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PHP and Shell Scripting: Using Pipes - Page 3

by: Peter Shaw
|
February 12, 2009

As part of this article, I’ve provided a slightly more lengthy example that allows you to use the pipe techniques above to produce a list like this:
<code>
Array
(
    [0] => -rwxr-xr-x
    [1] => 1
    [2] => shawty
    [3] => users
    [4] => 2804
    [5] => 2006-04-01
    [6] => 23:18
    [7] => .xsession
)
File Name is .xsession
Size is 2804 Bytes
It belongs to 'shawty' in the 'users' Group
and was created on 2006-04-01 at 23:18
File is Readable,Writable,Executable by shawty
File is Readable,Not Writable,Executable by members of the shawty group
File is Readable,Not Writable,Executable by everyone

Array
(
    [0] => -rw-r--r--
    [1] => 1
    [2] => shawty
    [3] => users
    [4] => 119
    [5] => 2006-04-01
    [6] => 23:18
    [7] => .xtalkrc
)
File Name is .xtalkrc
Size is 119 Bytes
It belongs to 'shawty' in the 'users' Group
and was created on 2006-04-01 at 23:18
File is Readable,Writable,Not Executable by shawty
File is Readable,Not Writable,Not Executable by members of the shawty group
File is Readable,Not Writable,Not Executable by everyone

etc.....

</code>
    
What about Windows?
I said I’d mention Windows too, and just like it's Linux counterpart, the Windows command line can use pipes too, and in the same manner, and as I mentioned before if you go to the Gnu WIn32 project you can combine your scripts with all the usual 'awk','grep','sort' and other command lines you're used to.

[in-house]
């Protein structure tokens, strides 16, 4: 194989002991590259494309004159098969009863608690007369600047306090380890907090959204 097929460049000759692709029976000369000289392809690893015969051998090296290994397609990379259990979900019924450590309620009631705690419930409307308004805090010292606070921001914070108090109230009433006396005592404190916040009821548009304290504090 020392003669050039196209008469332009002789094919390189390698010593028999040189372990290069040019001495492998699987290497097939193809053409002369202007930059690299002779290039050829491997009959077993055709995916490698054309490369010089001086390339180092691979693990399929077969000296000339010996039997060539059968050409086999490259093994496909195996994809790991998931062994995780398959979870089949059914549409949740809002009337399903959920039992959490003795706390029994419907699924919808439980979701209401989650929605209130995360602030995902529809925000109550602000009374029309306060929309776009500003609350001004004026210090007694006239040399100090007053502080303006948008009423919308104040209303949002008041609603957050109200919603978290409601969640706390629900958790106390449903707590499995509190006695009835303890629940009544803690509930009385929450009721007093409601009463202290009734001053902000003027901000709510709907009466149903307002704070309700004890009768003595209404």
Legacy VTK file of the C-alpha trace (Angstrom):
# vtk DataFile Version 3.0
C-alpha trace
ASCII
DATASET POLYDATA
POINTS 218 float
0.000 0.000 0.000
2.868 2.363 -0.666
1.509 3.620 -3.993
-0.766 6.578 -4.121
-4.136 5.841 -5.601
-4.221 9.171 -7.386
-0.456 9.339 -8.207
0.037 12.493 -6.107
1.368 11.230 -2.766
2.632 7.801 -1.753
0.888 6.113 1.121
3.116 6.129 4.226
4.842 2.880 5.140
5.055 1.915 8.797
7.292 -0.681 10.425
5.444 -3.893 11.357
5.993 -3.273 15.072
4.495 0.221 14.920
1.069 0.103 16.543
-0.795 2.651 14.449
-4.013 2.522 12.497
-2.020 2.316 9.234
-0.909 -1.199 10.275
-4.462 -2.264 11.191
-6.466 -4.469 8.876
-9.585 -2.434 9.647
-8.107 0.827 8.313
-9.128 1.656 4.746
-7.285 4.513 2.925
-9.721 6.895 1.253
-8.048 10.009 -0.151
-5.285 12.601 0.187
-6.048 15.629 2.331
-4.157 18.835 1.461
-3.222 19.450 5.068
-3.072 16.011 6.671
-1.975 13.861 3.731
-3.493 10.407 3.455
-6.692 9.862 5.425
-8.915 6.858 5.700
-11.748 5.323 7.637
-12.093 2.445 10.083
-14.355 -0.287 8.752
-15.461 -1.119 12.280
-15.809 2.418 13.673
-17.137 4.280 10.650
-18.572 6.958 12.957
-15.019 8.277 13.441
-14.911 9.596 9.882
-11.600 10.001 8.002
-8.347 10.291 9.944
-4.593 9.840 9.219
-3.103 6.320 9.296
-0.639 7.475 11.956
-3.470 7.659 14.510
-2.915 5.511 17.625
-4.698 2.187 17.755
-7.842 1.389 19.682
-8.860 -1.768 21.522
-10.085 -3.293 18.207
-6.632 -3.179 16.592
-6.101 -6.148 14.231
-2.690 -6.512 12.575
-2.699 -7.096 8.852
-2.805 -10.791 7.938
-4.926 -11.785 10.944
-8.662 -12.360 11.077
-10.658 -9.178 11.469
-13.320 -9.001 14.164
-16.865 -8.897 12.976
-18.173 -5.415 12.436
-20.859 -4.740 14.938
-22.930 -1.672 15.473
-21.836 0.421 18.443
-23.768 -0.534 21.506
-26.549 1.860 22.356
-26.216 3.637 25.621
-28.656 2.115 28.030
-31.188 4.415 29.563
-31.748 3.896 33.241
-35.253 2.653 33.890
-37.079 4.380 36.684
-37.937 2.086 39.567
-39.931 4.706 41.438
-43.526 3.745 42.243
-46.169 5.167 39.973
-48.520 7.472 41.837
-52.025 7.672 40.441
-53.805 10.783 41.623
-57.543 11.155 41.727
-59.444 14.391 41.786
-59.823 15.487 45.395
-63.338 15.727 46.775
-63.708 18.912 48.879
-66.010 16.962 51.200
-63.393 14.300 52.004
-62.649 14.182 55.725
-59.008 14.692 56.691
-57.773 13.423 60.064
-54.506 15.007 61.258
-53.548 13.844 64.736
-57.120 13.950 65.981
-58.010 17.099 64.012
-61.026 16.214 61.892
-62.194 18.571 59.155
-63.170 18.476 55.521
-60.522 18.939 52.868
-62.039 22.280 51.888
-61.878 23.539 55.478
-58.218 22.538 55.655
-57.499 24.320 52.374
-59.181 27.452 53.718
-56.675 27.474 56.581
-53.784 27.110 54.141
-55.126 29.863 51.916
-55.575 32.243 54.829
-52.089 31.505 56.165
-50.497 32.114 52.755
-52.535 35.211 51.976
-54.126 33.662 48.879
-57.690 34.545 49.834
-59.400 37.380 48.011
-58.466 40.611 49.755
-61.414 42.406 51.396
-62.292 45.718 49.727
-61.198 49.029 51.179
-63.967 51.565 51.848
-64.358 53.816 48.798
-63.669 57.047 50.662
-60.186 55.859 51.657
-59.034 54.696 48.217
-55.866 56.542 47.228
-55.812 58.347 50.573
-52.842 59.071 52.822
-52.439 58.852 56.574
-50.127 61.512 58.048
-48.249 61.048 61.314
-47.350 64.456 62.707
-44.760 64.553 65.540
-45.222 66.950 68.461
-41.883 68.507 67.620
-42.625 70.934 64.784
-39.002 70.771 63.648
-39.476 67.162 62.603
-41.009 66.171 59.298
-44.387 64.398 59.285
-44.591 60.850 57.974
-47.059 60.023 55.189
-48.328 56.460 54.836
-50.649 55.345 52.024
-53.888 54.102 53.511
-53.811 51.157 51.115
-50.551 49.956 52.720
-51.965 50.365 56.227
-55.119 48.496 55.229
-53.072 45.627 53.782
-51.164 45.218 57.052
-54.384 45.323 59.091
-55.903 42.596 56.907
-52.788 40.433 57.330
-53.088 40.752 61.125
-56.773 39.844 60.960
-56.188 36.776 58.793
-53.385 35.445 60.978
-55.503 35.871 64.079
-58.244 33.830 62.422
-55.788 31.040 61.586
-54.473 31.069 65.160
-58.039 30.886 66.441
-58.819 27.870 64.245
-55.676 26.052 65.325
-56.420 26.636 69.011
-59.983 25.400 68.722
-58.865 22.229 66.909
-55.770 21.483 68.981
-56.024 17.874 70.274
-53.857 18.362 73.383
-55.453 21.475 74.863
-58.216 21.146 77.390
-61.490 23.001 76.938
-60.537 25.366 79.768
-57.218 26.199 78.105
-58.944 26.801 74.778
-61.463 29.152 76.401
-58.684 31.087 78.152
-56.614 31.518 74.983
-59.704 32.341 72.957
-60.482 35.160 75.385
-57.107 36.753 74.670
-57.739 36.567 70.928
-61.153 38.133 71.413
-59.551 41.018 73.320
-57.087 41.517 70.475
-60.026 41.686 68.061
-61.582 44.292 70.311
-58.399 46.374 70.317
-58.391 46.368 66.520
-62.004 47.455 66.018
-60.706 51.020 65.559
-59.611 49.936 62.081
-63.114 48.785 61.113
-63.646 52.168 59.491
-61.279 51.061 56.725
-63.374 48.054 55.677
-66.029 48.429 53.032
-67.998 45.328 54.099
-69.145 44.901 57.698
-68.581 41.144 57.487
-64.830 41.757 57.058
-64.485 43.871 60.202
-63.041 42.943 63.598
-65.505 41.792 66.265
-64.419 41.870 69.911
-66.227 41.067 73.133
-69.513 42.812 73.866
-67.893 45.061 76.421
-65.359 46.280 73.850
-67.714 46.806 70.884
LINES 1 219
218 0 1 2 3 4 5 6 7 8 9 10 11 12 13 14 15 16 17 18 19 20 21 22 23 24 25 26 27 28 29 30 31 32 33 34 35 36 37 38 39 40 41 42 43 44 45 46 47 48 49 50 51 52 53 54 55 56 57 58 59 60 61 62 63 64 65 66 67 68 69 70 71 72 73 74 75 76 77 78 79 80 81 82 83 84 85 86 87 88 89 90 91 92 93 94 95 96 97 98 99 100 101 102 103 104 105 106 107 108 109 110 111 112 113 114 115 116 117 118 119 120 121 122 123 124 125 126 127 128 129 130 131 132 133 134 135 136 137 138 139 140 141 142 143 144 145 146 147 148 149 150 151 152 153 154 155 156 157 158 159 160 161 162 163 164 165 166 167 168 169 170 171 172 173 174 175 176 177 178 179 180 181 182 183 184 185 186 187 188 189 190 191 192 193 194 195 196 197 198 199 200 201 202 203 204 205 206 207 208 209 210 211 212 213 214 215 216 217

However...that’s just the start, under Windows we are fortunate to have 2 sets of tools at our disposal than can find out some clever information. These tools come in the form of 'Windows Power Shell' and 'PS-Tools'.
These tools can query and retrieve all manner of system information, usually not just from a local machine but from a remote one also. As an example, we'll consider the output from 'PSinfo' , if you type PSinfo and press return you'll be presented with the following:
C:\Documents and Settings\Shawty>psinfo

PsInfo v1.75 - Local and remote system information viewer
Copyright (C) 2001-2007 Mark Russinovich
Sysinternals - www.sysinternals.com

<code>
System information for \\*******:
Uptime:                    0 days 10 hours 9 minutes 31 seconds
Kernel version:            Microsoft Windows XP, Multiprocessor Free
Product type:              Professional
Product version:           5.1
Service pack:              2
Kernel build number:       2600
Registered organization:   ********************
Registered owner:          **********
Install date:              29/11/2007, 16:05:53
Activation status:         ********************
IE version:                7.0000
System root:               C:\WINDOWS
Processors:                2
Processor speed:           2.4 GHz
Processor type:            Intel(R) Core(TM)2 Duo CPU     E4600  @
Physical memory:           3582 MB
Video driver:              NVIDIA GeForce 8500 GT
</code>
I’ve removed some of the key details for reasons of security, but you can see that it provides a basic overview of your PC. This output could be piped into a PHP filter, saved into a database, and then printed to the console or any other destination, maybe even another pipe. Within the PStools suite, we have the possibility to display Running process lists, Running services lists, Event log entry’s and many many more variables.